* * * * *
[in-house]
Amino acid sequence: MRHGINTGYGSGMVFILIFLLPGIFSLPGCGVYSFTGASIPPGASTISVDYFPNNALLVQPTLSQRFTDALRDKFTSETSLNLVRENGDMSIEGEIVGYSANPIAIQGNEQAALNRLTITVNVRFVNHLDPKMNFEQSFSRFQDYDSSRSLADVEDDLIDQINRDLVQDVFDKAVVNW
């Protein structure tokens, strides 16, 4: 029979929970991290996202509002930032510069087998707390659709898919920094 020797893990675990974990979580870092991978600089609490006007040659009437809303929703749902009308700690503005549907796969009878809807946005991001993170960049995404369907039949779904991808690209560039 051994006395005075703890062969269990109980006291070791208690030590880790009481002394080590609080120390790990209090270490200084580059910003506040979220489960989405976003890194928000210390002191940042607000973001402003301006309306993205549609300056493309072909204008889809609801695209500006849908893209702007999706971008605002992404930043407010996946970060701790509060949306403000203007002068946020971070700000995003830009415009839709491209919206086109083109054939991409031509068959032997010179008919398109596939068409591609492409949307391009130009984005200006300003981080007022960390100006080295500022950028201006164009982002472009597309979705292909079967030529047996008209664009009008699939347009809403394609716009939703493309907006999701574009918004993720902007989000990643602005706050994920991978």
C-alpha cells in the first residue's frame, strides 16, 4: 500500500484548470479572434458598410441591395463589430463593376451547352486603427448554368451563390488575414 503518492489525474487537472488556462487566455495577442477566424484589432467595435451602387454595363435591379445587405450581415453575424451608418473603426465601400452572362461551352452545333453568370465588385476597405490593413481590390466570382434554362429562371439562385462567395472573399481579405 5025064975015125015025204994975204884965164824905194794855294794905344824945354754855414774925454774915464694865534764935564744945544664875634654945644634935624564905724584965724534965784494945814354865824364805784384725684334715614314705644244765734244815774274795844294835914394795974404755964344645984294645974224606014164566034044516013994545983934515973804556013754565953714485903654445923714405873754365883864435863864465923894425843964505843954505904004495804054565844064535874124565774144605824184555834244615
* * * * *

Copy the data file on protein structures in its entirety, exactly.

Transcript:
[in-house]
Amino acid sequence: MRHGINTGYGSGMVFILIFLLPGIFSLPGCGVYSFTGASIPPGASTISVDYFPNNALLVQPTLSQRFTDALRDKFTSETSLNLVRENGDMSIEGEIVGYSANPIAIQGNEQAALNRLTITVNVRFVNHLDPKMNFEQSFSRFQDYDSSRSLADVEDDLIDQINRDLVQDVFDKAVVNW
């Protein structure tokens, strides 16, 4: 029979929970991290996202509002930032510069087998707390659709898919920094 020797893990675990974990979580870092991978600089609490006007040659009437809303929703749902009308700690503005549907796969009878809807946005991001993170960049995404369907039949779904991808690209560039 051994006395005075703890062969269990109980006291070791208690030590880790009481002394080590609080120390790990209090270490200084580059910003506040979220489960989405976003890194928000210390002191940042607000973001402003301006309306993205549609300056493309072909204008889809609801695209500006849908893209702007999706971008605002992404930043407010996946970060701790509060949306403000203007002068946020971070700000995003830009415009839709491209919206086109083109054939991409031509068959032997010179008919398109596939068409591609492409949307391009130009984005200006300003981080007022960390100006080295500022950028201006164009982002472009597309979705292909079967030529047996008209664009009008699939347009809403394609716009939703493309907006999701574009918004993720902007989000990643602005706050994920991978």
C-alpha cells in the first residue's frame, strides 16, 4: 500500500484548470479572434458598410441591395463589430463593376451547352486603427448554368451563390488575414 503518492489525474487537472488556462487566455495577442477566424484589432467595435451602387454595363435591379445587405450581415453575424451608418473603426465601400452572362461551352452545333453568370465588385476597405490593413481590390466570382434554362429562371439562385462567395472573399481579405 5025064975015125015025204994975204884965164824905194794855294794905344824945354754855414774925454774915464694865534764935564744945544664875634654945644634935624564905724584965724534965784494945814354865824364805784384725684334715614314705644244765734244815774274795844294835914394795974404755964344645984294645974224606014164566034044516013994545983934515973804556013754565953714485903654445923714405873754365883864435863864465923894425843964505843954505904004495804054565844064535874124565774144605824184555834244615